Brandeis on the Brink
In a Daily Beast exclusive, a top Brandeis official opens up about the university’s financial collapse—including a potential $79 million deficit. The stark choice: Fire more than half of the faculty or sell the Rose art collection.
Brandeis University, which claims Irving Howe, Thomas Friedman, Christie Hefner and Walt Mossberg among its alums—and trustees such as Michael Steinhardt, Vartan Gregorian, and John Rosenwald—has incurred the wrath of the art world for deciding to shut down its Rose Art Museum and sell off its famed collection, which was valued at $350 million in 2007.
Other museums have sold off works before but never a whole collection. And selling into a down market struck some people as irresponsible.
No one could understand why, with what was said to be a $10 million operating deficit over five years, the university’s trustees would take such a drastic step. Even the museum’s director went on attack, saying the Rose, which according to the university’s own website “houses what is widely recognized as the finest collection of modern and contemporary art in New England,” not only pays its own way but contributes to the university’s funds. The collection, largely donated over the years, includes seminal works by Willem de Kooning, Jasper Johns, Roy Lichtenstein, Morris Louis, Matthew Barney, Cindy Sherman, and Richard Serra, among others.
But in an exclusive interview, Peter French, Brandeis’s chief operating officer, explained that the university’s situation is far more dire than it appeared in news accounts, which extrapolated the $10 million figure from published documents. He objected to the word “bankrupt,” but what would you call an institution with a projected deficit of $79 million over the next six years, a tapped-out reserve fund, a shrunken endowment and “quite a number” of big donors hit hard by the Madoff scandal?
Brandeis has already cut expenses and staff this year and last, and raised tuition and fees. French said the alternative now was either a drastic shrinking of the university or selling the art. Faced with the prospect of closing 40 percent of the university’s buildings, reducing staff by an additional 30 percent, or firing 200 of its 360 faculty members—any of which, French said, would drastically change the university’s mission and essentially cripple it—“We’d rather use Rose.”
Before finalizing the decision, French explained, the university made an emergency appeal to donors, only to confront the Madoff losses. Earlier this month, Brandeis President Jehuda Reinharz noted in a fund-raising letter that Madoff’s victims included many “staunch and generous” donors to the school. Among the biggest donors are the philanthropist Carl Shapiro and his wife, Ruth; their family foundation lost an estimated $545 million in Madoff’s alleged Ponzi scheme, according to The Boston Globe.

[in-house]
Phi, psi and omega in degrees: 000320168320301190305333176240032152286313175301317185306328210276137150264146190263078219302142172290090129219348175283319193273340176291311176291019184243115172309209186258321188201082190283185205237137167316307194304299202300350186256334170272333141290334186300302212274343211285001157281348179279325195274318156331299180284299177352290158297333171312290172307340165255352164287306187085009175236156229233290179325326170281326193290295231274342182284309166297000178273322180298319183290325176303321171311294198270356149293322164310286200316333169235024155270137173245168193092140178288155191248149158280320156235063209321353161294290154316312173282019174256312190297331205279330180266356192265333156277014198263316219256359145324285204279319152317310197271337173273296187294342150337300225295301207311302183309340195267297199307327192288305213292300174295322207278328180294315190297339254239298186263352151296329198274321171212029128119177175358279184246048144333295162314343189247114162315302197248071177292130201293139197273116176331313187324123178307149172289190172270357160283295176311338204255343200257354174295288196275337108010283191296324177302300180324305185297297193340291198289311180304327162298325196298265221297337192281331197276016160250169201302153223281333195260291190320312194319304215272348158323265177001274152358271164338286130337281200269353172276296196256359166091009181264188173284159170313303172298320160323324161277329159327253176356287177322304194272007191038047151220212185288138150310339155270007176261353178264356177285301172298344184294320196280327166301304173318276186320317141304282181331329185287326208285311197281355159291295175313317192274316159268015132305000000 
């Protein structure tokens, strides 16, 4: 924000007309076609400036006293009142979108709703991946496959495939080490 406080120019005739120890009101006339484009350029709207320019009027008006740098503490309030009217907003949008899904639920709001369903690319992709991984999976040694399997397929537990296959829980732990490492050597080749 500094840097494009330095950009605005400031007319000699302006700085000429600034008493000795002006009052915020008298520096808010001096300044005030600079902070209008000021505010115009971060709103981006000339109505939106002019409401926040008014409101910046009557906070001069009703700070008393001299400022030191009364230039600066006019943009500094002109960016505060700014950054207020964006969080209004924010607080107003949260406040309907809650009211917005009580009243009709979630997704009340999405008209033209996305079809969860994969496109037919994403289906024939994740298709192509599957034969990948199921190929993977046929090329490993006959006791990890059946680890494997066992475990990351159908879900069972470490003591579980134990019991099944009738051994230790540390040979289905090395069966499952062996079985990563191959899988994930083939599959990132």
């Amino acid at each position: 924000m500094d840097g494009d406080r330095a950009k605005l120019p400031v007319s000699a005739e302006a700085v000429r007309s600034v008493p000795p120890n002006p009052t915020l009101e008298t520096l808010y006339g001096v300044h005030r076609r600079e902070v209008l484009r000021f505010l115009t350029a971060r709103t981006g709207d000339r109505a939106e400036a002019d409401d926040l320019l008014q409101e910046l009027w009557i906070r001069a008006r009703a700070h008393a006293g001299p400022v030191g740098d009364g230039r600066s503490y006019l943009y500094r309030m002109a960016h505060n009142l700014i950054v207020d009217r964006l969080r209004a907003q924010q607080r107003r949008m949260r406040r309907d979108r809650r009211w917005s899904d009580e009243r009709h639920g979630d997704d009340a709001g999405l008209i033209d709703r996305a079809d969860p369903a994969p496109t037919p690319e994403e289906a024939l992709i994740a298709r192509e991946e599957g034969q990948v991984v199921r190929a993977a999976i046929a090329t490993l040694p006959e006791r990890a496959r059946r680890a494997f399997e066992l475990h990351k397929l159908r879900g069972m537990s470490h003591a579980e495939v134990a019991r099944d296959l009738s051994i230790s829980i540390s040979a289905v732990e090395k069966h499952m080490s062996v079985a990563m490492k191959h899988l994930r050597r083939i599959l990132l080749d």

Making matters worse, French added, the university is in the middle of a huge capital campaign that has raised $820 million of its $1.2 billion goal. Most of that went to operating programs or is earmarked to construct new buildings, which are “fully funded” and will continue going up, despite the downturn. Only about $240 million of the campaign funds went to the endowment, which is down to $530 million, from more than $712 million last June, and is projected to drop a bit more this year.
But by Massachusetts law, French said, Brandeis can only spend gains, not capital, from the endowment—and it will be some time before there are any of those. Brandeis’s reserve fund, which is included in the endowment for management purposes, is projected to run out in about 18 months.
Borrowing money was out of the question, French explained; Brandeis already has $256 million in debt, and as he put it, “If we take out more debt, what would service it?”
None of this matters to the art world, where Brandeis is being attacked. The Association of College and University Museums and Galleries, and the much more important Association of Art Museum Directors (whose members include the Metropolitan Museum and the Museum of Modern Art), issued statements of shock, deploring the proposed sale.
No one can think of a precedent. Other museums have sold off works before—sometimes getting into trouble with the law, with museum associations, and with donors—but never a whole collection. And selling into a down market struck some people as irresponsible.
Meanwhile, Michael Rush, the Rose’s director—who was not told of the impending closure before the trustees’ vote—has started a war with his employer. “I'm encouraging everybody to take every step they want to take,” he told Tyler Green, an art blogger. “There are any number of things going on right now. There are Facebook groups, a ‘Save the Rose’ website. And we have several lawyers on the [museum] board who are absolutely looking into legal issues.” As is the Massachusetts Attorney General’s office, which plans to investigate whether selling the works violates any of the donors’ wills or agreements with the university.
Trustees must have known they would elicit such condemnation, but as one told me, not for attribution, “the board had no choice.”
Judith H. Dobrzynski, formerly a reporter and a senior editor at The New York Times and at Business Week, as well as a senior executive at CNBC, is a writer based in New York.